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I'm slightly confused. In previous reviews you've said you miss the older episodes where it was just the guys, then when they do an episode like that, you miss the girls.

What's wrong with the boys playing D&D without the girls? You don't understand geeks very well, do you? When the show started, it was just the boys and Penny was the new neighbor. It makes sense that the guys would occasionally have a guy's night with the core group.

I do wish you would stop inserting your obvious gender issues into your reviews.

Hi, Rachael. What I miss about the earlier episodes isn't that it was just the guys, it was the fact that those earlier episodes were better written and funnier. I didn't miss the girls in this episode--they were there and had about even screen time as the boys. My problem with it is that I dislike the way the show refuses to include geeky women. Amy and Bernadette are highly intelligent scientists, absolutely, but Bernadette has never shown any interest in geeky interests (comics, games, genre movies, etc etc...her only geeky "thing" is that she's smart) and when Amy expressed an interest in learning to play D&D, she was shot down.

I'm sure you're aware of the fact that geeky girls are not exactly welcomed into the wider geek community by and large--please see the recent "fake geek girls" drama if you're not familiar with what I'm talking about. The Big Bang Theory purports itself to be a representation of the geek community, so I would really like to see the inclusion of geeky girls. Even just something small such as one of the female characters sharing a non-scientific interest with the boys would be a good step, but unfortunately it hasn't happened yet. The closest they ever came was with Leslie Winkle, but she has been absent from the show for years.

In short, it's not that I miss the girls; they're there. I just want some kind of acknowledgement that female geeks exist.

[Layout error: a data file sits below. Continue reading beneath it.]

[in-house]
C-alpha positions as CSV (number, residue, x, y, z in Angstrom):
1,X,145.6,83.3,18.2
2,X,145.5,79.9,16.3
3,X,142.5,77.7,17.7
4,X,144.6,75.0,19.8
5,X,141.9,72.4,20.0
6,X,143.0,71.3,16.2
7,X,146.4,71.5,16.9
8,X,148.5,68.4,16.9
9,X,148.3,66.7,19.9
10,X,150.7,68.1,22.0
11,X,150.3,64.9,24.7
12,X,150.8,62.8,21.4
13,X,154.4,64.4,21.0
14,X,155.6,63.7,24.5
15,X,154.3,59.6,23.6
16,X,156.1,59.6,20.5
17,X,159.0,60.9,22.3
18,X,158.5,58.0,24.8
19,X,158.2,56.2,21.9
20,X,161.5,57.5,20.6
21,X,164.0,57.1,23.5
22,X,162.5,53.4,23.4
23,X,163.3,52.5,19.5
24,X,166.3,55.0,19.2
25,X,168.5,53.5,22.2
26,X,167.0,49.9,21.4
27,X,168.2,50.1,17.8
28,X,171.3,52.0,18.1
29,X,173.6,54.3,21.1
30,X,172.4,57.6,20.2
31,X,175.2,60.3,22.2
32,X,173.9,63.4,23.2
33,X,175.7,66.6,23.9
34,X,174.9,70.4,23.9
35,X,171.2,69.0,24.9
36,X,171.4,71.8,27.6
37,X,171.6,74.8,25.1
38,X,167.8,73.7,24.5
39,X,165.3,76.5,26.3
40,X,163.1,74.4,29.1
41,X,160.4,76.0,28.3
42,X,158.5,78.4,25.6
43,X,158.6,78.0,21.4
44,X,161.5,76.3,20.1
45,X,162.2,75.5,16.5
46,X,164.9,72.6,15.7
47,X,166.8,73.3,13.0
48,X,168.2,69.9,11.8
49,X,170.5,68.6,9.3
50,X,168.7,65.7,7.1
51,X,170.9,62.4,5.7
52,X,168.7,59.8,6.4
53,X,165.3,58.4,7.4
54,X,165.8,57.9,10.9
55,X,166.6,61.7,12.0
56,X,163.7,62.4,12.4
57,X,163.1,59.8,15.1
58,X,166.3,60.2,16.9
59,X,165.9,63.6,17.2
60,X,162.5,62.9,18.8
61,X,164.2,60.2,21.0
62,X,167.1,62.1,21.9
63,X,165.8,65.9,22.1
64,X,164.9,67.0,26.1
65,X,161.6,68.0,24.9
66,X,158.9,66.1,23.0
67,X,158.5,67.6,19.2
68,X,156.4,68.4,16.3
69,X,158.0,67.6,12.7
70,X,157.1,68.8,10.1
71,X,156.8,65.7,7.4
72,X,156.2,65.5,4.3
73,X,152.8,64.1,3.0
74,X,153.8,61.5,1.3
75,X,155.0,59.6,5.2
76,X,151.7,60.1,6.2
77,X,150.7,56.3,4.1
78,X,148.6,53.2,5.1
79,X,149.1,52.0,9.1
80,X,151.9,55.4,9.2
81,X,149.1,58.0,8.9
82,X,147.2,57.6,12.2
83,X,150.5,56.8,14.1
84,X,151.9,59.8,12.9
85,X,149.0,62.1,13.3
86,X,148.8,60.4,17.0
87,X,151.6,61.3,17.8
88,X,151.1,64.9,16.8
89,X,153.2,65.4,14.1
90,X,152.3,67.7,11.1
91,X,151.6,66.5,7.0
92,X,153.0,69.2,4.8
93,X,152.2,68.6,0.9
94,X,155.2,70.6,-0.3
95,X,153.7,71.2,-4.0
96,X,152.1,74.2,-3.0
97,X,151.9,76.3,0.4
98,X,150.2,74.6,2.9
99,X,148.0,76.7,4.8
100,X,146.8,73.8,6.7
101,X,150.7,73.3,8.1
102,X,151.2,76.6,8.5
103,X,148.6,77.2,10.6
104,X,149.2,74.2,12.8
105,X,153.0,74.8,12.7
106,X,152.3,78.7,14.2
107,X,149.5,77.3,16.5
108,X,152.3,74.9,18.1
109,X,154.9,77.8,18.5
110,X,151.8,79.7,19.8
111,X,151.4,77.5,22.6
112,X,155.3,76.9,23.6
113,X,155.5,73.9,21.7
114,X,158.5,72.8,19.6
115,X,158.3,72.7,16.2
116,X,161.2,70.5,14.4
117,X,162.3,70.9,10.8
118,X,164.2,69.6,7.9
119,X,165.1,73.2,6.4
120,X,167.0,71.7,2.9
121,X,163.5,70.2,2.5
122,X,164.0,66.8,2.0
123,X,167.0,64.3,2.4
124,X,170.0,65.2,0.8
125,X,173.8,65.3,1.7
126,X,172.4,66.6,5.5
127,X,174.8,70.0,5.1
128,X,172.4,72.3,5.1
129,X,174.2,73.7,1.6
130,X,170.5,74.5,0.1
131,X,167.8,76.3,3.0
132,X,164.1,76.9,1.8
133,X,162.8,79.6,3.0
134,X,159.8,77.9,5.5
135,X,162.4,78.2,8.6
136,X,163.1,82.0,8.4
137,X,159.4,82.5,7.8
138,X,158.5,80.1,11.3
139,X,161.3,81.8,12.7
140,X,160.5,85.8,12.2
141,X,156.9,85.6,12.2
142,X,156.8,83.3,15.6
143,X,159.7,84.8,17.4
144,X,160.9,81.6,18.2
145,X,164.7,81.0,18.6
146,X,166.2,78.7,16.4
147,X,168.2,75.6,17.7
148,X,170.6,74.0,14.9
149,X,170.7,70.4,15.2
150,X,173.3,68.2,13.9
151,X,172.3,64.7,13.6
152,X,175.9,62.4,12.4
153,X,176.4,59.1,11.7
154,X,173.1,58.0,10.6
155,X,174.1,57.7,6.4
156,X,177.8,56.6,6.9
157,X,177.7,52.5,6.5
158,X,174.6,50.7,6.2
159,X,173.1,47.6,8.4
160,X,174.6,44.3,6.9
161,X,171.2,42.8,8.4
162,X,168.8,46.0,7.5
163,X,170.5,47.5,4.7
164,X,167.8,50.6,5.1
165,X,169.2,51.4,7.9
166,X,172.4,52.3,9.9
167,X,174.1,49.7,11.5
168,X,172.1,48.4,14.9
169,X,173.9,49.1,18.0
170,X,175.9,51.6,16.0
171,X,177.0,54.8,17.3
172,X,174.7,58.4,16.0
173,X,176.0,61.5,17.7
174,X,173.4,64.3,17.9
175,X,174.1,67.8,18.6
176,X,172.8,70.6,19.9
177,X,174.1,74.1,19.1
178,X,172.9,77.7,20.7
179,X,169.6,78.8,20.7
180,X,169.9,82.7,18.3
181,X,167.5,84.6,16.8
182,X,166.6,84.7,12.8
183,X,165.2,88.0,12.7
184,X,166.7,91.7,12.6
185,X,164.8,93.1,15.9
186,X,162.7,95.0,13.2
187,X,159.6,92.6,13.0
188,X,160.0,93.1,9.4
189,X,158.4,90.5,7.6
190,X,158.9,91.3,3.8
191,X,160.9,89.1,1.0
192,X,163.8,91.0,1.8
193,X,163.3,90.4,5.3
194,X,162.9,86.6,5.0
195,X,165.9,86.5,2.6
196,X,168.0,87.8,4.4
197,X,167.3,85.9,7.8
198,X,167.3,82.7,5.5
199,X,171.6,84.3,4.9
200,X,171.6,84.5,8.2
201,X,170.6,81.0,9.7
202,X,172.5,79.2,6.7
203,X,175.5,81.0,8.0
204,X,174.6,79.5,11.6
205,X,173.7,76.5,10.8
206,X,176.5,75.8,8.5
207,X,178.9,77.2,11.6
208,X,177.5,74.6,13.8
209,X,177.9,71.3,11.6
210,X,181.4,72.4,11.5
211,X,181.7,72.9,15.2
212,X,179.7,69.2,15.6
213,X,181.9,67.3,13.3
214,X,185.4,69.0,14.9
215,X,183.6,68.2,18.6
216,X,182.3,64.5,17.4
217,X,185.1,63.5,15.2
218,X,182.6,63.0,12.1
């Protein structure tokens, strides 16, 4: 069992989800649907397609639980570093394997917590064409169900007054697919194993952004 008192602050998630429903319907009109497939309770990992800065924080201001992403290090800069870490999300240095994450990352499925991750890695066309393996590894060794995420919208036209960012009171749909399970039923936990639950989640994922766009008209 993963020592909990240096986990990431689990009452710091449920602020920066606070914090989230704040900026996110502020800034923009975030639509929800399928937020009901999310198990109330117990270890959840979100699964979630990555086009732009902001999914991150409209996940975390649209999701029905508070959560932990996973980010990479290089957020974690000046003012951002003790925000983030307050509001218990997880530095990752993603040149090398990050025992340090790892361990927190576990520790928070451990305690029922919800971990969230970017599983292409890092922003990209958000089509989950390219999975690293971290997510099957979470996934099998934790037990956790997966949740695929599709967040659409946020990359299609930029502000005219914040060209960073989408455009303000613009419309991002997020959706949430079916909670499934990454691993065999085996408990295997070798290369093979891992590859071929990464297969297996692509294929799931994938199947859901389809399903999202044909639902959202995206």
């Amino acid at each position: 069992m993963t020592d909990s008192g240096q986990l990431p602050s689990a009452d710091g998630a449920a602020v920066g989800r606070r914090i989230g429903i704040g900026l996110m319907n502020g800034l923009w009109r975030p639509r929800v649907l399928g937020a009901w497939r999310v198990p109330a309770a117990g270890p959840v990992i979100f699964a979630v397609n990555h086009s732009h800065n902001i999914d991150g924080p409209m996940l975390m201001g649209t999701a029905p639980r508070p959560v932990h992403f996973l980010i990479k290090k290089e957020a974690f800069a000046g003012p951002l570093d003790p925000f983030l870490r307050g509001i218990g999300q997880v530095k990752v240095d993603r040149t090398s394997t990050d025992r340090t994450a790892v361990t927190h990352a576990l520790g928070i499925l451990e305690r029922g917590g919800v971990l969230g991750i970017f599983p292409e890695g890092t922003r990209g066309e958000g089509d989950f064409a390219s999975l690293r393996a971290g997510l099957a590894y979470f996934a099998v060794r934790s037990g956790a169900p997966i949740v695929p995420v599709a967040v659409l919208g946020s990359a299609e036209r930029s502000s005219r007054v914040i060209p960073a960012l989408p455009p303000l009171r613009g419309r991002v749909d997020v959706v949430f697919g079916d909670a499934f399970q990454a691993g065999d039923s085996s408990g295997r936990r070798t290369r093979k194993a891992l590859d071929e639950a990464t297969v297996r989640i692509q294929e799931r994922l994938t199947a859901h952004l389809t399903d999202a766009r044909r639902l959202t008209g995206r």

Hi, BlackPepper.

I actually do understand geeks very well, being that I am in fact one myself. And you are absolutely correct that the boys might occasionally want a boys' night, just as the girls want a girls' night. There's nothing wrong with that at all.

What I don't like, however, is the complete erasure of female geeks that this show has been doing since day one. Please, name me one female geek on this show. Amy and Bernadette are very intelligent, sure, but neither of them have ever expressed interest in any of the geeky activities the boys engage in (comics, games, genre films) other than Amy's interest in playing D&D in this episode, when she was turned down. (And, I'd like to note, Sheldon didn't say, "I'll teach you some other time, we're having a boys' night on Saturday," he said, "You're not invited.")

This show constantly makes jokes about the fact that there are no female geeks (examples such as when Penny went to the comic book store, Stuart told her to blink if she was there against her will, and Leonard told her not to fear the guys in the store, as they were "more afraid of you than you are of them").

After six seasons, I don't think I'm asking for much by wanting to see some kind of positive representation of a geek girl. They're not my gender issues. They're the writers'. I'm just pointing them out.

you want a girl geek? get Felicia Day on the show.

Not cool calling Amy "desperate" and she's pretty devoted to Sheldon. BOOO for suggesting that.

Good point - intelligent does not equal geeky. You are right - there are no actual female geeks on the show. Since Raj is the only one without a girl and there are no girl geeks, it would be great if Raj got a girlfriend that was just as geeky as all the guys. Maybe more so. The writers could have a blast with that.

One other female geek on the show: Alice (played by Courtney Ford) in The Good Guy Fluctuation was a pretty intriguing character, and I wish we could've seen her in more episodes